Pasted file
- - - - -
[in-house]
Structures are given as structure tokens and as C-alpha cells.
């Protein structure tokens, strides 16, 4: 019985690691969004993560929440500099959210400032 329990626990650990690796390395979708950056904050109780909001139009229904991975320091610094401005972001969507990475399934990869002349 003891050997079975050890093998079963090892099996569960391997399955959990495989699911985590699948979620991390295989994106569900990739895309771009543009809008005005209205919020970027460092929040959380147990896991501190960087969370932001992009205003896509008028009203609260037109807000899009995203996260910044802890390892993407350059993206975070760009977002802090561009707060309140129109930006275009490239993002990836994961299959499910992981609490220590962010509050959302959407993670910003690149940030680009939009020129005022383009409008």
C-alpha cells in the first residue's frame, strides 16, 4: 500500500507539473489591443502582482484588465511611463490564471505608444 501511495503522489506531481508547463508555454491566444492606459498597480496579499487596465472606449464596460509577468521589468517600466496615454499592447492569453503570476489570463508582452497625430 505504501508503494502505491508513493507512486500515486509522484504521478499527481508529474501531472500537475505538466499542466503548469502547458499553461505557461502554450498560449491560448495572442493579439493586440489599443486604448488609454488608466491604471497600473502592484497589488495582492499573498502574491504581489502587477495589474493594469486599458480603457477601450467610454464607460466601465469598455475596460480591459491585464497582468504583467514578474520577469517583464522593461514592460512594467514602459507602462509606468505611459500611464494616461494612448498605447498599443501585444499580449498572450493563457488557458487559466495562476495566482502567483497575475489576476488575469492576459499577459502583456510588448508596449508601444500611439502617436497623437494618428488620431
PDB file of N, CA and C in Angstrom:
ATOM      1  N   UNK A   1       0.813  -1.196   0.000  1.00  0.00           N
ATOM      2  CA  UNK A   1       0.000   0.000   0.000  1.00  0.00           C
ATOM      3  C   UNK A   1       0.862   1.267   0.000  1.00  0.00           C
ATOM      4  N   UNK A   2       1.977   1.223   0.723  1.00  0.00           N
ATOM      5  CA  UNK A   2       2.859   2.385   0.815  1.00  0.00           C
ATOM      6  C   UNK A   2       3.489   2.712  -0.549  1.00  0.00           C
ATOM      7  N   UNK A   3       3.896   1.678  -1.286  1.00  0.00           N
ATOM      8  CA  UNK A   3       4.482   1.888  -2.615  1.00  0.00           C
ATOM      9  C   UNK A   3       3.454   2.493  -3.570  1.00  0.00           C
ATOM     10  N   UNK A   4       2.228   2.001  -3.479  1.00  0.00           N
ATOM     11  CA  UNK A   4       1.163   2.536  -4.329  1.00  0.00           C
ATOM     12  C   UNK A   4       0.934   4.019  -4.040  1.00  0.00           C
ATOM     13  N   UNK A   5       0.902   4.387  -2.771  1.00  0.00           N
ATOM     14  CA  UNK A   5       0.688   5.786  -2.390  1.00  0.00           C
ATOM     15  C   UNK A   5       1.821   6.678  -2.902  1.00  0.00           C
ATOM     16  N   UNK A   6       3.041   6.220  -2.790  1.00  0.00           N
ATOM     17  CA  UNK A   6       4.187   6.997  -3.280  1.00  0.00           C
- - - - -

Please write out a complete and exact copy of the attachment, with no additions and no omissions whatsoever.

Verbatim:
[in-house]
Structures are given as structure tokens and as C-alpha cells.
């Protein structure tokens, strides 16, 4: 019985690691969004993560929440500099959210400032 329990626990650990690796390395979708950056904050109780909001139009229904991975320091610094401005972001969507990475399934990869002349 003891050997079975050890093998079963090892099996569960391997399955959990495989699911985590699948979620991390295989994106569900990739895309771009543009809008005005209205919020970027460092929040959380147990896991501190960087969370932001992009205003896509008028009203609260037109807000899009995203996260910044802890390892993407350059993206975070760009977002802090561009707060309140129109930006275009490239993002990836994961299959499910992981609490220590962010509050959302959407993670910003690149940030680009939009020129005022383009409008």
C-alpha cells in the first residue's frame, strides 16, 4: 500500500507539473489591443502582482484588465511611463490564471505608444 501511495503522489506531481508547463508555454491566444492606459498597480496579499487596465472606449464596460509577468521589468517600466496615454499592447492569453503570476489570463508582452497625430 505504501508503494502505491508513493507512486500515486509522484504521478499527481508529474501531472500537475505538466499542466503548469502547458499553461505557461502554450498560449491560448495572442493579439493586440489599443486604448488609454488608466491604471497600473502592484497589488495582492499573498502574491504581489502587477495589474493594469486599458480603457477601450467610454464607460466601465469598455475596460480591459491585464497582468504583467514578474520577469517583464522593461514592460512594467514602459507602462509606468505611459500611464494616461494612448498605447498599443501585444499580449498572450493563457488557458487559466495562476495566482502567483497575475489576476488575469492576459499577459502583456510588448508596449508601444500611439502617436497623437494618428488620431
PDB file of N, CA and C in Angstrom:
ATOM      1  N   UNK A   1       0.813  -1.196   0.000  1.00  0.00           N
ATOM      2  CA  UNK A   1       0.000   0.000   0.000  1.00  0.00           C
ATOM      3  C   UNK A   1       0.862   1.267   0.000  1.00  0.00           C
ATOM      4  N   UNK A   2       1.977   1.223   0.723  1.00  0.00           N
ATOM      5  CA  UNK A   2       2.859   2.385   0.815  1.00  0.00           C
ATOM      6  C   UNK A   2       3.489   2.712  -0.549  1.00  0.00           C
ATOM      7  N   UNK A   3       3.896   1.678  -1.286  1.00  0.00           N
ATOM      8  CA  UNK A   3       4.482   1.888  -2.615  1.00  0.00           C
ATOM      9  C   UNK A   3       3.454   2.493  -3.570  1.00  0.00           C
ATOM     10  N   UNK A   4       2.228   2.001  -3.479  1.00  0.00           N
ATOM     11  CA  UNK A   4       1.163   2.536  -4.329  1.00  0.00           C
ATOM     12  C   UNK A   4       0.934   4.019  -4.040  1.00  0.00           C
ATOM     13  N   UNK A   5       0.902   4.387  -2.771  1.00  0.00           N
ATOM     14  CA  UNK A   5       0.688   5.786  -2.390  1.00  0.00           C
ATOM     15  C   UNK A   5       1.821   6.678  -2.902  1.00  0.00           C
ATOM     16  N   UNK A   6       3.041   6.220  -2.790  1.00  0.00           N
ATOM     17  CA  UNK A   6       4.187   6.997  -3.280  1.00  0.00           C